Dozens of G20 Charges Dropped

Posted: August 24, 2010 in Toronto G20 Defense
Tags: , , , ,

Dozens of defendants from the Toronto G20 arrests had their charges dropped during a court appearance on August 23, 2010.  They were among over 300 defendants who had to appear in court on Monday, including some still held in custody and those charged with ‘conspiracy.’

Dozens of G20 Charges Dropped at Hearing

Toronto Star, August 23, 2010

Brendan Kennedy, Betsy Powell and Rene Johnston Staff Reporters–dozens-of-g20-charges-dropped-at-hearings

Several dozen of the 300 people facing charges for alleged criminal acts during the G20 summit had their charges withdrawn Monday.
One young woman high-fived a friend before bolting from the courtroom after hearing the news.
Christopher Miller, who was charged with mischief under $5,000, said he was happy it was withdrawn but feels the process was “ridiculous.”
He was arrested on June 29 — two days after the summit — for writing “Shame on You” in charcoal on a sidewalk outside police headquarters.
“I have a problem with the criminalization of dissent,” Miller said outside court. What he did “a good rain shower would have washed away,” he said.
Miller, like others, was not required to admit any guilt.
Others were told to return to court at a later date, including the 17 purported ringleaders whose cases were put over to Sept. 27.
The decision to withdraw charges was made as part of a “diversion” process, Crown Attorney Vince Paris explained.
While Paris answered reporters’ questions, protesters attempted to ask their own. “How many police were charged?” one woman called out.
Each case was assessed by the severity of the allegation and impact on the community, he said. For some, the Crown offered a charge withdrawal in exchange for a charity donation.
Three courtrooms at the 2001 Finch Ave. W. courthouse were dedicated to handling just G20 matters.
The corridors were chaotic with heavily armed Emergency Task Force officers on patrol amid the mostly young defendants.
Outside the court, a coalition of activist groups opposed to the G8/G20 summits held a mid-morning news conference to denounce the charges.
“This is the criminalization of dissent,” said the Toronto Community Mobilization Network’s spokeswoman Maryam Adrangi. “The real crimes were happening behind the fence.”
TCMN and other groups are calling for all charges to be dropped and those still detained to be released.
Peter Rosenthal, lawyer for prominent activist Jaggi Singh, objected to the condition that prevents Singh from organizing or participating in any demonstration, which prevents him from doing his job at the Quebec Public Interest Research Group.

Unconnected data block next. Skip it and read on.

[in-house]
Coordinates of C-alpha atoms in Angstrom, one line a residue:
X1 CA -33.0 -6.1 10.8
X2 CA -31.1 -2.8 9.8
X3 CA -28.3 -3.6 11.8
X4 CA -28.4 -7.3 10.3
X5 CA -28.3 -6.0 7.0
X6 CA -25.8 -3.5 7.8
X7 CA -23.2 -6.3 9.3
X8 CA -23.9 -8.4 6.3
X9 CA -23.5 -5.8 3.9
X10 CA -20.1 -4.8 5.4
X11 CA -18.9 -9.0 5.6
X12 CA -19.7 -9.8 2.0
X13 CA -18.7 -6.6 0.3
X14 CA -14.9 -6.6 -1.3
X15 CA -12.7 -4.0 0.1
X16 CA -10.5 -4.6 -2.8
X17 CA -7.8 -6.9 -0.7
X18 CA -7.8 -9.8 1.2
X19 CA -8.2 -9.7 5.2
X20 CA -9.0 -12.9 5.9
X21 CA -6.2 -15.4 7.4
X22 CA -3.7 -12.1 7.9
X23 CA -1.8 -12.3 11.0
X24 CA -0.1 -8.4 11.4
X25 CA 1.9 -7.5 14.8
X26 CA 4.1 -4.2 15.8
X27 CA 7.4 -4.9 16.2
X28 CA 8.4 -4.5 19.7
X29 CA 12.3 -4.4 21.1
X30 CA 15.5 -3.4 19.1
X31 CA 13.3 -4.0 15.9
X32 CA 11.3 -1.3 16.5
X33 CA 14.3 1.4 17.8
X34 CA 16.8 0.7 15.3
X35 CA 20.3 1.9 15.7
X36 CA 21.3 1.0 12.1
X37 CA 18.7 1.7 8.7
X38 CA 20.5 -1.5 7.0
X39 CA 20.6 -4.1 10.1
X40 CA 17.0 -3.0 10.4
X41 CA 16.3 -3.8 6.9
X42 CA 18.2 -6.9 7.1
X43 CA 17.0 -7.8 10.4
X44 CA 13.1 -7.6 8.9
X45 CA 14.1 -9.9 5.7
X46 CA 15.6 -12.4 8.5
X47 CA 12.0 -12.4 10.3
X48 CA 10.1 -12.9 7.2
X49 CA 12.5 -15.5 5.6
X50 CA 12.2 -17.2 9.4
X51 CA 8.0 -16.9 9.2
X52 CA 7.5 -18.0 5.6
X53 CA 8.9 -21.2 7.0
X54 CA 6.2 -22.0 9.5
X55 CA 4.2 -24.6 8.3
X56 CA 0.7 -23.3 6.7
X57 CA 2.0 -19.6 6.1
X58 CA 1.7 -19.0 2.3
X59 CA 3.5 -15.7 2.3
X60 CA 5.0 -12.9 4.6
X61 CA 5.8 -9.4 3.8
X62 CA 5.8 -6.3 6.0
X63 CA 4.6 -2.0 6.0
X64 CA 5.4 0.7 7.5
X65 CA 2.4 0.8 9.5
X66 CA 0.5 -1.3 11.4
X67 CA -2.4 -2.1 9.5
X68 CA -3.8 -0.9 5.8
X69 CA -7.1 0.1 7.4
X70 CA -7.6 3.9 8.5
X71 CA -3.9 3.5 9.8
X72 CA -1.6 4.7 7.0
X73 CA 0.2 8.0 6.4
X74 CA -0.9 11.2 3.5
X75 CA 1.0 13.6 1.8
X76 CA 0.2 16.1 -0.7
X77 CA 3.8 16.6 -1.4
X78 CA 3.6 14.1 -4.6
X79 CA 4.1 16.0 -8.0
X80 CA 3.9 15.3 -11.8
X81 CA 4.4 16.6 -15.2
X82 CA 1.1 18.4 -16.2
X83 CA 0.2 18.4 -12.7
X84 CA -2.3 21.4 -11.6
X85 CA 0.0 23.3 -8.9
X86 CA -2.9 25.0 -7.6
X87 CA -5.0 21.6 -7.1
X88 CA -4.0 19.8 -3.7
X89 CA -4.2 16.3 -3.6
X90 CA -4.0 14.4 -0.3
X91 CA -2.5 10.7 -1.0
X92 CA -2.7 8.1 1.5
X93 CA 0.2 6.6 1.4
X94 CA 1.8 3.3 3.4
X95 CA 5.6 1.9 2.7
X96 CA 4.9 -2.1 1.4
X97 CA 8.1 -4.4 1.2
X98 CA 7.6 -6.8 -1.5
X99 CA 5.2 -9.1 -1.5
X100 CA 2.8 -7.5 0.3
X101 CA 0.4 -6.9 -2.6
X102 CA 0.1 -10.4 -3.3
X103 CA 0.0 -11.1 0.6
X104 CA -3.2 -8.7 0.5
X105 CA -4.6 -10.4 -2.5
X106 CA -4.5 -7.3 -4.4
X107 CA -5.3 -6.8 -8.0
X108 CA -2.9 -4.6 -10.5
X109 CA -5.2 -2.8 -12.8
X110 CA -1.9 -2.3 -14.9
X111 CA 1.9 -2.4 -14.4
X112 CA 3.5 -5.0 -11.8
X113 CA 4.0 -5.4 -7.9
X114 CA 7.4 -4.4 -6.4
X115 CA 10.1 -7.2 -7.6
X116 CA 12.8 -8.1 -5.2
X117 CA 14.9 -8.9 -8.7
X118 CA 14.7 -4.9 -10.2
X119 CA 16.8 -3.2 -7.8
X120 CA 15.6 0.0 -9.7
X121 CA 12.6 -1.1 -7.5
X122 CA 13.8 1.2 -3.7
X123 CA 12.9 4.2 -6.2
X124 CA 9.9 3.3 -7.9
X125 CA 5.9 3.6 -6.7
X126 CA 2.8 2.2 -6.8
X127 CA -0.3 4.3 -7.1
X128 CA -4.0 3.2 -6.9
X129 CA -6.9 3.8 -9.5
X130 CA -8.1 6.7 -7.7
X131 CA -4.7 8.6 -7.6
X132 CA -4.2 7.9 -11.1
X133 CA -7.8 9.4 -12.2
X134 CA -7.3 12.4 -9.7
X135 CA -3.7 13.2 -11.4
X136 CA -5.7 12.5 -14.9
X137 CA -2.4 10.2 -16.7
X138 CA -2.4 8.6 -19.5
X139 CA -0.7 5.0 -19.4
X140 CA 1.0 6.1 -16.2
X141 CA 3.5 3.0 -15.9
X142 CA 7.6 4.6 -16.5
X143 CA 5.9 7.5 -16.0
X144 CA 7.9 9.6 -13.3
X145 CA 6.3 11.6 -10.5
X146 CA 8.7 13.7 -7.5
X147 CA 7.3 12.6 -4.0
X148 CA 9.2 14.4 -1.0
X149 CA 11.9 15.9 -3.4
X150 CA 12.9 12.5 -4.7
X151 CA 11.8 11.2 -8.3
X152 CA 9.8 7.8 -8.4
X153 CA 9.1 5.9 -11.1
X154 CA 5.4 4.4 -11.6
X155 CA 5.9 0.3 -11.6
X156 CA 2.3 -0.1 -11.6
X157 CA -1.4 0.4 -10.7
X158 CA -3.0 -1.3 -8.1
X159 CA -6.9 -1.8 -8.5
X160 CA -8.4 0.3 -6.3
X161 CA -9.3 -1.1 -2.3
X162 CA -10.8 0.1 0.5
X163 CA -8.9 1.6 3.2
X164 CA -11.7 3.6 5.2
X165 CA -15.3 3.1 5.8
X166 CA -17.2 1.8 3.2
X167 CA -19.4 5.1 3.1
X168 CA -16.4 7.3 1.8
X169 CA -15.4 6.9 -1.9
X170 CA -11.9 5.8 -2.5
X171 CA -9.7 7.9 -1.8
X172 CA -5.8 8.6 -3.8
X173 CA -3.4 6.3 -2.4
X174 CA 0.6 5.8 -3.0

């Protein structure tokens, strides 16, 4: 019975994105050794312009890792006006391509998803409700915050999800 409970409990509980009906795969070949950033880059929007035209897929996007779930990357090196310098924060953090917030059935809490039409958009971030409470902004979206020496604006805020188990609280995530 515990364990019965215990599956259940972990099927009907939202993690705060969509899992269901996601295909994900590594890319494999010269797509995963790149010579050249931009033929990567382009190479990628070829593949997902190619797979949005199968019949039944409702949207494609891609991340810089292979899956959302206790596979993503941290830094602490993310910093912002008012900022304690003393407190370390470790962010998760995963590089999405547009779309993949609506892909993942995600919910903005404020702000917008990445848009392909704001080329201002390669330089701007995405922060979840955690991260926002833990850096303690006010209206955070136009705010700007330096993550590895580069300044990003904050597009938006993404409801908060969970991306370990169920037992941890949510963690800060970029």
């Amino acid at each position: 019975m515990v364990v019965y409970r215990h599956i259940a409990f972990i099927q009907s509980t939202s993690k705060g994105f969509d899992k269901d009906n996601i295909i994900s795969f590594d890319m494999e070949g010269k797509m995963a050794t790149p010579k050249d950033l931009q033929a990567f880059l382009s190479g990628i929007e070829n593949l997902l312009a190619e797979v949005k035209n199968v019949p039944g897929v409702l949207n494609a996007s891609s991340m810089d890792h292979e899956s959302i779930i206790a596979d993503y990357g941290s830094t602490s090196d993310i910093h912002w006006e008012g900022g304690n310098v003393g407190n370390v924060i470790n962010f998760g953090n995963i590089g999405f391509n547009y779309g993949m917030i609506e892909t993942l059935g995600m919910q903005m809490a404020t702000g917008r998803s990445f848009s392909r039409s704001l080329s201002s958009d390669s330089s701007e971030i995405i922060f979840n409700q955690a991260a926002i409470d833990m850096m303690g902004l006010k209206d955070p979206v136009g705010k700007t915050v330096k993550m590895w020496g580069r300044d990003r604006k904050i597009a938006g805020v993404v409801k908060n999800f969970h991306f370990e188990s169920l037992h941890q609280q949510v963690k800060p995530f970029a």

“We feel that it is essential that he be allowed to continue that good work pending trial,” Rosenthal said.
Singh surrendered to police days after the summit when he learned there was a warrant for his arrest.
Mohan Mishra, of No One Is Illegal Toronto, said Monday’s court proceedings are the continuation of the “unprecedented police violence on our streets,” during the G20, which targeted people for their political beliefs, he said.
Brett Gundlock, a National Post photographer who was arrested at Queen’s Park on Saturday afternoon of the G20 weekend, said his charges of unlawful assembly and obstructing police were dropped after a one-minute hearing.
“I’d been photographing all day,” Gundlock said, when police started firing pepper spray at the crowd and making arrests. He put his gas mask on and then watched as a line of riot police separated, he said. “Then six cops were coming at me like linebackers.”
Gundlock, 24, said he raised his press pass in the air, but the officers had already tackled him.
He’s happy to have the ordeal behind him. “The police failed; their charges aren’t sticking,” he said.
A makeshift processing centre — a folding table and a court official — was set up outside the courthouse to sign in the people scheduled to appear in court. Those charged in protests during the summit of world leaders in Toronto in June were required to get a chit, then sign in.
A notice tacked up outside the courthouse explained the outdoors sign-in: a maximum of 176 people were allowed inside because of fire safety rules. Each defendant was allowed lawyers and one support person at the hearing. People were encouraged to leave the building as soon as their hearing was done to make room for others.
About 10 police officers were stationed outside the courthouse. One officer in an unmarked van could be seen videotaping as various activists were interviewed by media in the court’s parking lot.
G20 defendants were split into groups on arrival, according to a lawyer helping to direct people to the correct courtroom.